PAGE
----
2 retail stocks to buy

“Bricks and mortar will still remain very, very important . . . consumers are very interested in getting back to the stores” says Scotiabank’s Patricia Baker.


Is ‘going to the store’ old-fashioned? Scotiabank’s Patricia Baker says “bricks and mortar will still remain very, very important”.

With rising consumer spending high in mind everywhere, acquisitions are the order of the day in the world of retail, judging from Scotiabank analyst Patricia Baker’s favourite stocks.

Ms. Baker covers the sector as director, retailing, global equity research for Scotiabank from Montreal.

Speaking on Scotiabank’s Market Points podcast on June 17, she noted that compared to 17 retail bankruptcies in 2019, there were “well over 30” in 2020, including footwear chain Aldo and furniture and housewares seller Pier 1 Imports. At the same time, major brands such as Starbucks and Victoria’s Secret (a subsidiary of L Brands) severely cut locations. Even before the pandemic shuttered stores, brick-and-mortar retail struggled to keep customers in light of competition online. By and large, the survivors, such as Canadian Tire, have made it by speeding up their online retail strategies.

Ms. Baker says of companies forced to close stores during the pandemic: “The online (business) has been a lifesaver for them,” in many cases leading to actual 2020 results that bettered pre-pandemic projections at the start of last year.

She predicts that conveniences like curbside pickup, which have already proven popular among consumers and added to corporate revenue for relatively low costs, are here to stay. As governments lift COVID restrictions, however, consumers are eager to return to normal life, the analyst argues. “The bricks and mortar will still remain very, very important. Where we have seen reopening, consumers are very interested in getting back to the stores” and have turned into “omni-channel” shoppers, she says. Among the companies that Ms. Baker covers, she assigns a “sector outperform” to women’s clothing retailer Aritzia Inc. (TSX—ATZ) and healthcare stock Neighbourly Pharmacy Inc. (TSX—NBLY).

Neighbourly consolidating retail pharmacies

The analyst officially initiated coverage of the latter company on June 14. “Neighbourly, though only a young company, has established a solid track record of completing successful mergers and acquisitions and delivering solid revenue and EBITDA (earnings before interest, taxes, depreciation and amortization) growth,” she says. At present, the company’s store network spans more than 130 locations across the country. It plans to grow its base by around 30 stores per year by acquiring independents, implying a network of at least 230 independent pharmacies by the end of fiscal 2025.

Ms. Baker says the Canadian retail pharmacy market is highly fragmented and ripe for further consolidation. She points out that about 6,500, or 60 per cent, of the 11,000 pharmacies in the country are independents. “Neighbourly has identified 3,600 independent pharmacies that fit its strict criteria as suitable acquisition targets.” The company’s acquisitive attitude is also apparent in its substantial investments in corporate infrastructure, which it estimates is capable of supporting up to 400 pharmacies at present.

Looking ahead, the analyst predicts several important trends will drive prescription counts higher. “These tailwinds include an aging population, a rising prevalence of chronic conditions, and the expanding scope of practice for pharmacists. The pharmacy market is also highly regulated, leaving the Canadian retail pharmacy market relatively impervious to the rise of disruptive models, such as mail order or online dispensing.”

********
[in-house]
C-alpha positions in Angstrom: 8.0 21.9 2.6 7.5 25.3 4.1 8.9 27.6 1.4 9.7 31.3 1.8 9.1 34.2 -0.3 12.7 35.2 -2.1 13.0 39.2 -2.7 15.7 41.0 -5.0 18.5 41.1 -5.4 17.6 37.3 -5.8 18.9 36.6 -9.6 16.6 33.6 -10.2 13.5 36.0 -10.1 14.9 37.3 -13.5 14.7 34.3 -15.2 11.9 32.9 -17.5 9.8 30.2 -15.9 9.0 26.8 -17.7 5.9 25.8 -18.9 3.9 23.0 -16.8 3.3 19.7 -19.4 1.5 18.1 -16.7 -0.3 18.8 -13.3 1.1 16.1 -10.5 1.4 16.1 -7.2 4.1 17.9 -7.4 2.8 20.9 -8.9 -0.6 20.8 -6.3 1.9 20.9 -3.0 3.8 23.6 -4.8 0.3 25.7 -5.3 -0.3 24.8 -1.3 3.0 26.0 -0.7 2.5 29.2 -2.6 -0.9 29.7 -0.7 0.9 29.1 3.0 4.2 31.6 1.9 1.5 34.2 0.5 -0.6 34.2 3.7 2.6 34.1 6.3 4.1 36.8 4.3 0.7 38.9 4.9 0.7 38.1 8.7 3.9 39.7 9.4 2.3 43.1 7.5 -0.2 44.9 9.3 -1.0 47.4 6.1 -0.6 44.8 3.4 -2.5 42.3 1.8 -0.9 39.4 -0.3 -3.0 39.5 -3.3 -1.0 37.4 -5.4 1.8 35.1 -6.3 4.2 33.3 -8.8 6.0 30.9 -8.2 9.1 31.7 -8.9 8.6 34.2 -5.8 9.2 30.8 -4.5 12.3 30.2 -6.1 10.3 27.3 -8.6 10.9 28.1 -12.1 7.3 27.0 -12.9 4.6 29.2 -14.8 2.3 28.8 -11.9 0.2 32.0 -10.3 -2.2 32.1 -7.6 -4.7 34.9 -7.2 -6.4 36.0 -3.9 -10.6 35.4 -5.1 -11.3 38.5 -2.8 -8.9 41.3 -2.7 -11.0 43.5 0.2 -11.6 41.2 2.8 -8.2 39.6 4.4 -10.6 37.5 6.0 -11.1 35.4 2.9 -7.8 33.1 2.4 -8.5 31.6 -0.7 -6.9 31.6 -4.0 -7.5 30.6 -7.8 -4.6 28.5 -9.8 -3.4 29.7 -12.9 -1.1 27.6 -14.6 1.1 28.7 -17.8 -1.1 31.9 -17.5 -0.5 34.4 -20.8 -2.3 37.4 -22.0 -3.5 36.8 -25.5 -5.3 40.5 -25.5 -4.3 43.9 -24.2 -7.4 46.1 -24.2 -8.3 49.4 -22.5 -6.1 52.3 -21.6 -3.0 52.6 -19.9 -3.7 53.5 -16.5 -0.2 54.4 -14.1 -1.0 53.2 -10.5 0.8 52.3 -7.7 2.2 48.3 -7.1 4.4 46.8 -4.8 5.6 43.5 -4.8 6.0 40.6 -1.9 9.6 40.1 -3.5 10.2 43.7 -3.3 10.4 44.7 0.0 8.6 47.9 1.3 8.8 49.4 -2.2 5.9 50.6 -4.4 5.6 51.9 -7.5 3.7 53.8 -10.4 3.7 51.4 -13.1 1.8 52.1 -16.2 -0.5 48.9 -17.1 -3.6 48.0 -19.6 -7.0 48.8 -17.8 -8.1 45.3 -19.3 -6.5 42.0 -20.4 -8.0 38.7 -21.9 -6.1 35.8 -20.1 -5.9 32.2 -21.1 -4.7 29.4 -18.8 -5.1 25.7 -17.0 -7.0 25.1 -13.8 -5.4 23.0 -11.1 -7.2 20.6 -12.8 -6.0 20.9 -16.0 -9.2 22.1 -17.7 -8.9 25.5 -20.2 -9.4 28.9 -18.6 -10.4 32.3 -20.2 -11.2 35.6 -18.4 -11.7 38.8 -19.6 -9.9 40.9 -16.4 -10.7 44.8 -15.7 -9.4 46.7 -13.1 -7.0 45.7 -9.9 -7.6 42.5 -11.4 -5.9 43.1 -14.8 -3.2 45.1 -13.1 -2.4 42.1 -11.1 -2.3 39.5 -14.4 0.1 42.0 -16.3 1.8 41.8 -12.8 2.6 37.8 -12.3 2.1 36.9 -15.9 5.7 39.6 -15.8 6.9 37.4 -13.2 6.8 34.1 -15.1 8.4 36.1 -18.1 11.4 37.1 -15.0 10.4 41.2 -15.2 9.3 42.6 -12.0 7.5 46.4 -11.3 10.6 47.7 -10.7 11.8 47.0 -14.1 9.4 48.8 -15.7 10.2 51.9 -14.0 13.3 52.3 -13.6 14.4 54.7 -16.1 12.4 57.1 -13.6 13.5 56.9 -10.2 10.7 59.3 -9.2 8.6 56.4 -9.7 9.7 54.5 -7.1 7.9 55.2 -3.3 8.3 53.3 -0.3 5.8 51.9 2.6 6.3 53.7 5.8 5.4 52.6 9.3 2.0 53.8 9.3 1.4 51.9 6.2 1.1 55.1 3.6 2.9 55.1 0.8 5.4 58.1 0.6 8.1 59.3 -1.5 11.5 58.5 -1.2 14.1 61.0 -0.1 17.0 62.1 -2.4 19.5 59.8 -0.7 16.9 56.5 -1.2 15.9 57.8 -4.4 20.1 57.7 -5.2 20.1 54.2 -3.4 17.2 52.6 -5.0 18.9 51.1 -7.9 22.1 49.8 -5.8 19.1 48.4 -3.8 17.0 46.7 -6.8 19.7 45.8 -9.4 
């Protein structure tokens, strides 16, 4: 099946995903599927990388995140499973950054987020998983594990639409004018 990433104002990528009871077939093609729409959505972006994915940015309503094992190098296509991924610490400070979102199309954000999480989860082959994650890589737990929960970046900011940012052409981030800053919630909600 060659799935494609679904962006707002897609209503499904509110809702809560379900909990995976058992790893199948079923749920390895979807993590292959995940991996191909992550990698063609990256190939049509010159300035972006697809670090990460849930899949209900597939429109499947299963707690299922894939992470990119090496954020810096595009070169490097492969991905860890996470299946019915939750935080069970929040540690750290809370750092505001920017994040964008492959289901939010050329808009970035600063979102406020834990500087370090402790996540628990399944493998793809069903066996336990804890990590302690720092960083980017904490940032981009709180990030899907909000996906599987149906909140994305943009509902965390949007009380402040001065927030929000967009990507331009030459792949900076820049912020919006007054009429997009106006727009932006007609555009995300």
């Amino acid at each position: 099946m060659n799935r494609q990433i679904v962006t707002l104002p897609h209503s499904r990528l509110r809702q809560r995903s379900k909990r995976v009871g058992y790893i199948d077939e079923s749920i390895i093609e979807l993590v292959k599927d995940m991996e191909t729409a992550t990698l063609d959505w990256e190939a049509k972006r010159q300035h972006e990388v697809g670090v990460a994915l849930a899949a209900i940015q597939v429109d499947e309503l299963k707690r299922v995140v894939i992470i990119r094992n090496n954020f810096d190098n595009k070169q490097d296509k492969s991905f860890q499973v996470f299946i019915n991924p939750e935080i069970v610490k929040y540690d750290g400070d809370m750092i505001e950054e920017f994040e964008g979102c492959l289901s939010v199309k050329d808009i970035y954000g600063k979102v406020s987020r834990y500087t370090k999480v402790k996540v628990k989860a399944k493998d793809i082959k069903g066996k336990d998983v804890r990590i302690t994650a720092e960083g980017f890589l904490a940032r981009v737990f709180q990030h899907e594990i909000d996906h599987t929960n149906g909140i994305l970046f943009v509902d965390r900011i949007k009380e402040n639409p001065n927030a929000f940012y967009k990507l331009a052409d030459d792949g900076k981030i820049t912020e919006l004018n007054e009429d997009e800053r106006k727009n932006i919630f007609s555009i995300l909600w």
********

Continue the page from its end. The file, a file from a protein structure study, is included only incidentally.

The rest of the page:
Since as much as 70 per cent to 80 per cent of sales come from the prescription counter, Neighbourly has a very strong patient focus, says Ms. Baker. “Its patient focus means Neighbourly’s community pharmacies are highly involved in the communities they serve, thereby engendering a high level of patient loyalty.”

Aritzia acquires Reigning Champ

Aritzia is a similarly expansive company that announced the acquisition of Vancouver-based athletic wear designer and manufacturer Reigning Champ on June 15. Under the terms of the deal, Aritzia will receive a 75 per cent stake in Reigning Champ based on a total enterprise value of $63 million; the remainder, held by Reigning Champ’s management, will be converted to Aritzia shares in three instalments between 2024 and 2026.

Reigning Champ has four retail outlets, two each in Toronto and Vancouver, along with an online channel growing in US and international popularity. Ms. Baker says: “It also distributes its products through a wholesale channel selling to retailers including Nordstrom, Saks Fifth Avenue, Simons and Harry Rosen, which Aritzia sees as a powerful marketing tool for the brand.”

In particular, Reigning Champ provides Aritzia with an excellent opportunity to pursue growth in menswear without disrupting its existing brand positioning in womenswear. Although the brands will remain separate from a customer point of view, all back-end functions will be integrated, enabling Aritzia to leverage its existing supply chain, IT, analytics, and eventually even sourcing in support of Reigning Champ’s growth.

This is an edited version of an article that was originally published for subscribers in the July 2, 2021, issue of Investor’s Digest of Canada. You can profit from the award-winning advice subscribers receive regularly in Investor’s Digest of Canada.

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